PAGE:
Probable Impossibilities: Musings on Beginnings and Endings
Between Nothingness and Infinity
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In our minds, we have the power to combine things that we’ve seen in our paltry experience to create spectacular apparitions never before encountered, and even things that do not exist.
Highlight(blue) - What Came Before the Big Bang? > Page 27 · Location 406
There are no definite cause-and-effect relationships in the quantum world, only probabilities.
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the feeling of selfhood, of thinking and emotion, of self-awareness, of “I-ness” is so overwhelming, so absolutely unique, so impossible to explain, that it seems incomprehensible such a sensation could be rooted completely in material atoms and molecules.
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The British philosopher Colin McGinn has argued that we can never understand consciousness because we can never get outside of our minds to do the analysis. We are necessarily trapped within three pounds of moist gray matter, thinking and perceiving within that constraint.
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we cannot think outside of our minds.
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Evidently, what we perceive as “paying attention” to something originates, at the cellular level, in the synchronized firing of a group of neurons, whose rhythmic electrical activity rises above the background chatter of the vast neuronal crowd.
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Isn’t the experience of consciousness and Self an illusion caused by those trillions of neuronal connections and electrical and chemical flows? If you don’t like the word illusion, then you can stick with the sensation itself. You can say that what we call the Self is a name we give to the mental sensation of certain electrical and chemical flows in our neurons. That sensation is rooted in the material brain. And
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The Self and consciousness, I think, are names we give to the sensations produced by all of those electrical and chemical flows.
Highlight(blue) - The Ghost House of My Childhood > Page 77 · Location 1202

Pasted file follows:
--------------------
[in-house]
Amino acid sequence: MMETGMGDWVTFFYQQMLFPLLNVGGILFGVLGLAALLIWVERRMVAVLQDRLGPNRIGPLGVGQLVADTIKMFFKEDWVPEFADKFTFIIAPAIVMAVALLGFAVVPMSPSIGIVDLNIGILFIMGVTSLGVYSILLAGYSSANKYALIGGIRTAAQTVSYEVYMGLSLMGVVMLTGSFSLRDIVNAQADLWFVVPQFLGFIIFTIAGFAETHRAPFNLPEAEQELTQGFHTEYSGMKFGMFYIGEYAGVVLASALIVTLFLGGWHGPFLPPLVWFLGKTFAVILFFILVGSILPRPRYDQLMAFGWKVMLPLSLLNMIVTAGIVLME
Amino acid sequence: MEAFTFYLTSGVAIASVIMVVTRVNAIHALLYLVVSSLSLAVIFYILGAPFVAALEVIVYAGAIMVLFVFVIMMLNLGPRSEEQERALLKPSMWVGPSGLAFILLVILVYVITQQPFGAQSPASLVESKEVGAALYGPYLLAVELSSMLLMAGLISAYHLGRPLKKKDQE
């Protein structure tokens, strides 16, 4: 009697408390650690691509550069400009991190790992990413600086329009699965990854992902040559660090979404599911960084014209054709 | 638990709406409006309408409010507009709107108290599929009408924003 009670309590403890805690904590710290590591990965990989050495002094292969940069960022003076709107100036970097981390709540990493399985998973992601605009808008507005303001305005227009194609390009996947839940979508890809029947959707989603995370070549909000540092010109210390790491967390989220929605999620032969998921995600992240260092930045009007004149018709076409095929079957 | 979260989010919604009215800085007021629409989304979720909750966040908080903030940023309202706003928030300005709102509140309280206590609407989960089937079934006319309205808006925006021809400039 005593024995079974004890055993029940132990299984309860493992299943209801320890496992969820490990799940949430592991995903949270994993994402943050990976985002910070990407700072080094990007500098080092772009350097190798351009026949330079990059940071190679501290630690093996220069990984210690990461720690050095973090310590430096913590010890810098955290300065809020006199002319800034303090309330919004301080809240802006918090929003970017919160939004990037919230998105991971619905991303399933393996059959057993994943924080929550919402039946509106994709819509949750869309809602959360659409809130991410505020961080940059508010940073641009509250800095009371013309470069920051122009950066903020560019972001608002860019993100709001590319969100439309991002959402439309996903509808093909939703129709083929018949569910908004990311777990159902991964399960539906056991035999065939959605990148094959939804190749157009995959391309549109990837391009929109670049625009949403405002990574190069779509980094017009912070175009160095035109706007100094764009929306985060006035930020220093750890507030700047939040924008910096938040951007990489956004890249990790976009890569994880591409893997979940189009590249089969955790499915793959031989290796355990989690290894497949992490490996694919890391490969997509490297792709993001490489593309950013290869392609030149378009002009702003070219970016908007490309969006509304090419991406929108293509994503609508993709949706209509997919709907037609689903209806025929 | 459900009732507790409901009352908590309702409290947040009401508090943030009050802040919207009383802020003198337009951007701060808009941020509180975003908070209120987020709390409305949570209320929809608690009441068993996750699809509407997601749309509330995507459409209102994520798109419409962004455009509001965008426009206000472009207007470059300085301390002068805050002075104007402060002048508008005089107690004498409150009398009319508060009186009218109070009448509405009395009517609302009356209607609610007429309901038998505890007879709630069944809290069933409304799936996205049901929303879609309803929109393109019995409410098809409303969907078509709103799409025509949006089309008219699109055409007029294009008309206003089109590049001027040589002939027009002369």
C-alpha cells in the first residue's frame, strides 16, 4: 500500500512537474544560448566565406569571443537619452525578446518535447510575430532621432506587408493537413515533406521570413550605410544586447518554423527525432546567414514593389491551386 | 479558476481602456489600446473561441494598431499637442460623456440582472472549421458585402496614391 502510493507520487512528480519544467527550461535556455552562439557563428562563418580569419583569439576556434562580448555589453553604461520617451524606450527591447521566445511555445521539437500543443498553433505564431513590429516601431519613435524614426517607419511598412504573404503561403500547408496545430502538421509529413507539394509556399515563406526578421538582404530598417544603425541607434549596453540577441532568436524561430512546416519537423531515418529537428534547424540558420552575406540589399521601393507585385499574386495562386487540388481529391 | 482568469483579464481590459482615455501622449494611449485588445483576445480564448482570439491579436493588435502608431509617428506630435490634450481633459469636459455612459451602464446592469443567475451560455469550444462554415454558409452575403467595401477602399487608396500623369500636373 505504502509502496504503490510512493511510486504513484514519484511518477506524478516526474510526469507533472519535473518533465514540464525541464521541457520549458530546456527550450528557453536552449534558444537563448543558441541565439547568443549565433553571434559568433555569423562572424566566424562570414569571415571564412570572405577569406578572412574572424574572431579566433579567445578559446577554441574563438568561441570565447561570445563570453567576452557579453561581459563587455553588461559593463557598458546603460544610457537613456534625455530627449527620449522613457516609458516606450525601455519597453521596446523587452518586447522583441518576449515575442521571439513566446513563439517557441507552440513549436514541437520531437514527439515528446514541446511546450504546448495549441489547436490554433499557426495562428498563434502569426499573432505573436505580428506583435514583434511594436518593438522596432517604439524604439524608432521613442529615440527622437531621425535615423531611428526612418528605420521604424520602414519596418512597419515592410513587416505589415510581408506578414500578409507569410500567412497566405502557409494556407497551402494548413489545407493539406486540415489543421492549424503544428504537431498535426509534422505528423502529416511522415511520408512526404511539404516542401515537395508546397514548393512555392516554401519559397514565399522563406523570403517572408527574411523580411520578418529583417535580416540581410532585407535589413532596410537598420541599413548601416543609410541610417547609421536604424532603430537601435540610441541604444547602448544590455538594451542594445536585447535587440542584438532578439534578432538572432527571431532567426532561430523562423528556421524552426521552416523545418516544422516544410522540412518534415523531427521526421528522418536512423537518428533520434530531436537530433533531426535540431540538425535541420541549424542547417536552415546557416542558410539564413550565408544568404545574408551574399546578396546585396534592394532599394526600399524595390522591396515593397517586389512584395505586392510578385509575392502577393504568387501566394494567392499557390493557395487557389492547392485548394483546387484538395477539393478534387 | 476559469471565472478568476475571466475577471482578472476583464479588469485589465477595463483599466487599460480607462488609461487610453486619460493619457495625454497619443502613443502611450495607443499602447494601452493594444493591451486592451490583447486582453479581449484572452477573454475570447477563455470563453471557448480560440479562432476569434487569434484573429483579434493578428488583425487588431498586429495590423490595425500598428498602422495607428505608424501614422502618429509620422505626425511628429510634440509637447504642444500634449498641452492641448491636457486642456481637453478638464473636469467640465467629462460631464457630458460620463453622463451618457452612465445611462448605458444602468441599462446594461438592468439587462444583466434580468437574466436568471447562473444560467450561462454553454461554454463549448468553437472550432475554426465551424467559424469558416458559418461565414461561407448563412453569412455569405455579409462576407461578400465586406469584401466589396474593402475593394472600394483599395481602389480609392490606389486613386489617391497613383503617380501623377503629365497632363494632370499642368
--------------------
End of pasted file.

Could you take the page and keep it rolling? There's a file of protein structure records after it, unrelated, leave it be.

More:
When I last visited the house, two years ago, my father was waiting to greet me. He sat in the den in his wheelchair, wearing a warm sweater even in April and soft bedroom slippers, an open book on his lap. I turn onto West Cherry Circle, drive past familiar houses. Flowers are blooming, it’s spring. But something is wrong. The house isn’t here. There’s a hole in space where the house used to be. Slowly, I inch up the driveway and park the car. Something is terribly wrong. I feel as if I’m not in my body any longer. My body is a distant, cold moon. There was a two-story house here, with pink brick walls and a porch with white posts and dormer windows. I can see right through the empty air to bushes and trees on the other side. And on the ground where the house was, new grass. Not a single brick or splinter or piece of debris. Slowly, I get out of my car, a knot forming in my gut, somebody’s gut, and I walk around the patch of grass where the house used to be. The space is too small. I stare at the driveway, follow it with my eyes as it winds down to the street, curves by the towering magnolia around which my brothers and I once chased one another with a gushing garden hose. I stare at the neighboring houses, the fence at the back of the lot, thinking that somehow I’ve made a mistake. I take a step back, blink. But there is only the silent, dead air. There was a house here. There was a cosmology of lives lived here, meals of fried chicken and mashed potatoes at the wood table in the kitchen, closets of clothes, drawers, homework by the light of the maroon double lamp, cops and robbers games with my brothers, my father shaving in the morning, evenings watching TV. I try to put the house back where it was, the kitchen, the bedrooms, the closets, my father practicing his guitar, my mother dressing in front of her long mirror. I try to will it into solidity. It was here. Some careless god has cut the ribbon of my life. The sixty-five years of the past, and the remaining years of my future. The piece that was the past has slipped away into black eternity, or perhaps into nothingness. Until this moment, I was sure that the past was still present, caught in the spaces between things, in photos, in books, in places my body had been. I try to spool back time in my mind. I walk to a spot near a disheveled azalea. Here, in this empty corner of air, I remember waking up with a bad dream and getting into my brother’s bed beside him. Our beds were six feet apart, a desk against the wall, a closet, a white woolly rug on the floor. Here, where I am standing at this moment. And over there, I remember helping my father get the boat paddles out for a trip to the lake. Second floor. A closet with a dangling bulb for light. And there, the mahogany secretary with the leather-bound books, where my mother wrote letters in her back-slanted script. I can see her sitting there at the desk in her bathrobe, twitching her legs nervously under her chair.